By Janis D. Gioia, MAEd. and Elise C. Gioia
Children with anxiety, autism and other special needs struggle with holidays in the best of times. For many, this year has been one of the worst of times.
Covid 19 will impact this holiday season. It’s a challenging time in many ways. But, while we may struggle with more social isolation, remember that many children with anxiety and special needs do better with less-busy, non-traditional holiday gatherings.
Children with autism and anxiety who struggle with lights, sounds, smells and socializing may may be comforted by quieter holiday celebrations.
Children who fear the mall Santa may be thrilled he’s behind Plexiglass or not at the mall at all.
While Covid has taken some of the hustle from the holidays, the anxiety and uncertainty its created have affected everyone. The new realities of remote learning, lack of special education services, limited access to mental health services and counseling have caused unprecedented levels of stress for children and parents.
So many things seem different, so many things have changed, and for any of us, especially children with autism and anxiety, change is scary. Unsettling. But there are plenty of small things you can do that will comfort your child in big ways.
5 Suggestions for a more soothing season
Talk to your child
Children with anxiety and autism need to know what to expect, every day and especially at the holidays. Fill your child’s daily planner or visual schedule with routines and plans they can expect…things you know won’t change, and give them a framework of what you think the holidays may look like this year.
Explain that seeing family and friends may be limited. For some children this will be a great disappointment. Let them know that you are disappointed too.
Sharing feelings and then find ways to help children find the light in what has been a very dark year. Let them know that being socially isolated is difficult, but that they may have more time for making holiday crafts or gingerbread men.
Books like While We Can’t Hug will help children who are missing loved ones due to social distancing.
Some children with anxiety and autism may take comfort in the fact that there will be less traveling and fewer unfamiliar faces to see.
Ask your child what is the most magical part of the season…and then see if there are still ways to make those memories happen.
Focus on the familiar
Familiarity comforts children with anxiety and autism.
This would not be the year to try a new holiday main dish. Continue with holiday routines and activities that your child has enjoyed in the past. If your child likes decorating the tree or baking holiday cookies, plan to do the things they enjoy.
Plan calming holiday activities
Coloring in a holiday coloring book.
Going to the zoo (usually much cooler and less crowded.)
Taking a walk to see holiday lights (if lights don’t cause sensory overload.)
Watching favorite holiday movies with family.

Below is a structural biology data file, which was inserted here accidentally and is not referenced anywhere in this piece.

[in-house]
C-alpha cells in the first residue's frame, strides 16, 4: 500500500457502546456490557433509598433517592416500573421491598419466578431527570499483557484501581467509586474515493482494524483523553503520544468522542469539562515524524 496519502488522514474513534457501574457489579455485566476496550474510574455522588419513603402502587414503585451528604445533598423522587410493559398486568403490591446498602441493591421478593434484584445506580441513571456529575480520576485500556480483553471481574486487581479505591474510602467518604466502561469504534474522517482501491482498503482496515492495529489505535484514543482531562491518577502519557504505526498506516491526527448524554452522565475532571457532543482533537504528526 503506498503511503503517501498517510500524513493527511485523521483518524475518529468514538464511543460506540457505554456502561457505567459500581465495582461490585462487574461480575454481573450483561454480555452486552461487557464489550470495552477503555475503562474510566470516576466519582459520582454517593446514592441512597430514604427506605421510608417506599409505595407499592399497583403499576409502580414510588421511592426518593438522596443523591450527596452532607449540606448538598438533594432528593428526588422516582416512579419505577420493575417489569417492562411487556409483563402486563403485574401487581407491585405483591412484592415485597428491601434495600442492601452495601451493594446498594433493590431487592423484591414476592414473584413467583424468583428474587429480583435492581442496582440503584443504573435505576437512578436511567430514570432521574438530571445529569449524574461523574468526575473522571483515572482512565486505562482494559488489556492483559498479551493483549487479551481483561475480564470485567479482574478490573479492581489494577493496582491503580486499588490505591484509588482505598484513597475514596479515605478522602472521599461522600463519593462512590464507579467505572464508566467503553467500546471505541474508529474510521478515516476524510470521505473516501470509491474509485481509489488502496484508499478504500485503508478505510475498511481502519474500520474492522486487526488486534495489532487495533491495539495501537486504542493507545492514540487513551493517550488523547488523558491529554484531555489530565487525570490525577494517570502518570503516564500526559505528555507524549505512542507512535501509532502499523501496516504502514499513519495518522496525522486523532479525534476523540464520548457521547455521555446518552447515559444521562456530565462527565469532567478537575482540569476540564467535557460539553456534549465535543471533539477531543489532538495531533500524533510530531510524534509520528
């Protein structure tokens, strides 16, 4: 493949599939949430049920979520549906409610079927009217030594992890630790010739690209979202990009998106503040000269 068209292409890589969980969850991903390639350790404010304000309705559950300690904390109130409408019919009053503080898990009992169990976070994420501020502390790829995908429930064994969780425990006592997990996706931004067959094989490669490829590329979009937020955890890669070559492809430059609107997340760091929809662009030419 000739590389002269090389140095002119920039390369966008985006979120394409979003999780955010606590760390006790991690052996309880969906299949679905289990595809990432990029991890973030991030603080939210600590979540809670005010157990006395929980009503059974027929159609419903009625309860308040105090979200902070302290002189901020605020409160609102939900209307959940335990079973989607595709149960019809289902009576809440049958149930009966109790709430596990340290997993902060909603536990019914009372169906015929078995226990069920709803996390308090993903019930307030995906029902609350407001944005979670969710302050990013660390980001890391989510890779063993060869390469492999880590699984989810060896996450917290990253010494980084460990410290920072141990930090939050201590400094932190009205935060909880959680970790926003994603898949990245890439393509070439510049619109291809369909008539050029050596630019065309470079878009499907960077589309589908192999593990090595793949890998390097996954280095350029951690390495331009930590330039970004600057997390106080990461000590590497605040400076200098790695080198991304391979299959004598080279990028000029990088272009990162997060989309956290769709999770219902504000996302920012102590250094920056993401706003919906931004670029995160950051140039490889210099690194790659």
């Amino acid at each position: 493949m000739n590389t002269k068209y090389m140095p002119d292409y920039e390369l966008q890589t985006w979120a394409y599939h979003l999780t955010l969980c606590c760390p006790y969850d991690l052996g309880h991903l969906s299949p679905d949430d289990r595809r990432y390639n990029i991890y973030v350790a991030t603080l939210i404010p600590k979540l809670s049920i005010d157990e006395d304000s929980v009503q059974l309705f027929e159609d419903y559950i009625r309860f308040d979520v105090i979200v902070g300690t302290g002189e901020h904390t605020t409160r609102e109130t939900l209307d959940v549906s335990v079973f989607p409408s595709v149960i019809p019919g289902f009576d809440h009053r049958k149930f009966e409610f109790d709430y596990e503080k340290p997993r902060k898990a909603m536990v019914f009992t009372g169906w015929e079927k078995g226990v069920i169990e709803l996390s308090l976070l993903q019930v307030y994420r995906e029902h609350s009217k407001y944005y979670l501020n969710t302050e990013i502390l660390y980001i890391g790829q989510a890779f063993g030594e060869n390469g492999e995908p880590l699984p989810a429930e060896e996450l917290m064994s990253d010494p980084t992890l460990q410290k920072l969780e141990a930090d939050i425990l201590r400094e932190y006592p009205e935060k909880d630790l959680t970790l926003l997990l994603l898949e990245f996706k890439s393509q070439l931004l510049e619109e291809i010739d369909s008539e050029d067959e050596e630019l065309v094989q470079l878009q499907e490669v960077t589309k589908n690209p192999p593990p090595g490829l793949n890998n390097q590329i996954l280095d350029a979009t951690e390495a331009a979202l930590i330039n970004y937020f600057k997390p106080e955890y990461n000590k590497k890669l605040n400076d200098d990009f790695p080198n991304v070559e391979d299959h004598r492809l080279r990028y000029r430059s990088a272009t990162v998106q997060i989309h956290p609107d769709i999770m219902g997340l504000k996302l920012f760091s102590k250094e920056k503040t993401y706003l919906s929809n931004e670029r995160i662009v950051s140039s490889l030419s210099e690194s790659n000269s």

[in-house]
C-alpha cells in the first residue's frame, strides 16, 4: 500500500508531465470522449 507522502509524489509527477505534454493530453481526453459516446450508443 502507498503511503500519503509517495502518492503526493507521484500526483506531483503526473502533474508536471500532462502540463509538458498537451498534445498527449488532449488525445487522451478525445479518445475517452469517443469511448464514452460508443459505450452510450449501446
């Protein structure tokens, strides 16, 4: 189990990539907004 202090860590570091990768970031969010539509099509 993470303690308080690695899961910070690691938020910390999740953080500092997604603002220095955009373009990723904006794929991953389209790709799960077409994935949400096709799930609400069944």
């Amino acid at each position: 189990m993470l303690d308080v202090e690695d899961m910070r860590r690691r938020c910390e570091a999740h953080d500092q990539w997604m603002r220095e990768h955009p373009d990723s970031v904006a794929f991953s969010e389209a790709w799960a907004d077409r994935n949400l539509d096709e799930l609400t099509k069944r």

Reading a holiday book by the fire with a cup of hot chocolate.
Baking a simple holiday treat together (be sensitive to sensory triggers)
Remember that online isn’t for everyone
Visiting over Zoom or Facetime is a great way to keep up with family and friends, but it may not work for children with autism and anxiety.
Many children with social anxiety and autism become fearful of seeing themselves on a screen, or having to communicate in ways that don’t seem natural to them.
They may experience shyness, blushing, stammering when speaking, nausea, and avoidance behaviors associated with social anxiety. This helpful article from the Mayo Clinic offers more information on social anxiety disorder.
Don’t force your child to participate in Zoom meetups or anything else that exacerbates their anxiety. Instead, they may enjoy drawing a picture or dictating or writing a letter to a grandparent. Grandparents or other loved ones can send an audio message or a recording of them reading one of your child’s favorite books.
Practice self care and help your child find soothing rituals and routines
Self care comes in many forms: daily prayer, meditation and yoga. Exercise. Keeping a gratitude journal. Using essential oils to create calm spaces in your home.
Now, more than ever, we as adults, and our children, need soothing practices to ground us internally when things in our external world seem out of control. Children look to us and often model their responses to the energy we project. It’s important that we nourish ourselves and practice good coping skills and positive self talk, aloud, so that our children can hear us.
Wrap yourself in the softest blanket you have and watch the stars twinkling in the night sky. Feel the Universe surrounding you and the hope that light shines through the darkness.
We hope these ideas help you help your child have a holiday season that is calm, blessed and beautiful.
Remember, in the stillness and the quietness, in the gentle healing moments, comfort comes.
Peace, Jan and Elise
These links have more tips to help anxious children with the holidays: